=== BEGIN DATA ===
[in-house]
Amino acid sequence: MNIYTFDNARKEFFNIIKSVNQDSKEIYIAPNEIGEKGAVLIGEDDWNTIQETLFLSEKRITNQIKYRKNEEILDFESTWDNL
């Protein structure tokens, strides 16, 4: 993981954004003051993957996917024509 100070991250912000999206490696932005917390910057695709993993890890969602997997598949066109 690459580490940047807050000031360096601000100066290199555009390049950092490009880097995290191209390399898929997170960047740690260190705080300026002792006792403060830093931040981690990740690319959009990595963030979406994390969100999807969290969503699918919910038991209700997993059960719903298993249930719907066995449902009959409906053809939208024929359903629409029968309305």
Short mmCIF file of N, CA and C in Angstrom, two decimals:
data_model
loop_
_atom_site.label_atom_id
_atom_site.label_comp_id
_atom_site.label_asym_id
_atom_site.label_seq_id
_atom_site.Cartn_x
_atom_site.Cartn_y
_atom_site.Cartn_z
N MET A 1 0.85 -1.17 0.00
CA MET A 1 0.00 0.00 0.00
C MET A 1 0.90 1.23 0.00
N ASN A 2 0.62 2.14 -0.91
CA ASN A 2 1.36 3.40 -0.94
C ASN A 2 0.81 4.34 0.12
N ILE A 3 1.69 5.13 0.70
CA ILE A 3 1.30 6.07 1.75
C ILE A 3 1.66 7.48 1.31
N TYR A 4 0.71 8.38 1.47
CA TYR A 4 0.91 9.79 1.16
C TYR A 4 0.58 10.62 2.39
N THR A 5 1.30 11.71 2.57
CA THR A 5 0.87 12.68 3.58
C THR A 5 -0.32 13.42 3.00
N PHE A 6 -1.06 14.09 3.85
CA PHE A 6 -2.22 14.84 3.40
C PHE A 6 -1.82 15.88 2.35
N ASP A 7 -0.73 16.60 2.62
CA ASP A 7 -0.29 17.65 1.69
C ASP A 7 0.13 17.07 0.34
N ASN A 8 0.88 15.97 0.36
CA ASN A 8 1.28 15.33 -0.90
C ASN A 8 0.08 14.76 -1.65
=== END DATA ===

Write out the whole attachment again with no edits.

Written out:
[in-house]
Amino acid sequence: MNIYTFDNARKEFFNIIKSVNQDSKEIYIAPNEIGEKGAVLIGEDDWNTIQETLFLSEKRITNQIKYRKNEEILDFESTWDNL
């Protein structure tokens, strides 16, 4: 993981954004003051993957996917024509 100070991250912000999206490696932005917390910057695709993993890890969602997997598949066109 690459580490940047807050000031360096601000100066290199555009390049950092490009880097995290191209390399898929997170960047740690260190705080300026002792006792403060830093931040981690990740690319959009990595963030979406994390969100999807969290969503699918919910038991209700997993059960719903298993249930719907066995449902009959409906053809939208024929359903629409029968309305």
Short mmCIF file of N, CA and C in Angstrom, two decimals:
data_model
loop_
_atom_site.label_atom_id
_atom_site.label_comp_id
_atom_site.label_asym_id
_atom_site.label_seq_id
_atom_site.Cartn_x
_atom_site.Cartn_y
_atom_site.Cartn_z
N MET A 1 0.85 -1.17 0.00
CA MET A 1 0.00 0.00 0.00
C MET A 1 0.90 1.23 0.00
N ASN A 2 0.62 2.14 -0.91
CA ASN A 2 1.36 3.40 -0.94
C ASN A 2 0.81 4.34 0.12
N ILE A 3 1.69 5.13 0.70
CA ILE A 3 1.30 6.07 1.75
C ILE A 3 1.66 7.48 1.31
N TYR A 4 0.71 8.38 1.47
CA TYR A 4 0.91 9.79 1.16
C TYR A 4 0.58 10.62 2.39
N THR A 5 1.30 11.71 2.57
CA THR A 5 0.87 12.68 3.58
C THR A 5 -0.32 13.42 3.00
N PHE A 6 -1.06 14.09 3.85
CA PHE A 6 -2.22 14.84 3.40
C PHE A 6 -1.82 15.88 2.35
N ASP A 7 -0.73 16.60 2.62
CA ASP A 7 -0.29 17.65 1.69
C ASP A 7 0.13 17.07 0.34
N ASN A 8 0.88 15.97 0.36
CA ASN A 8 1.28 15.33 -0.90
C ASN A 8 0.08 14.76 -1.65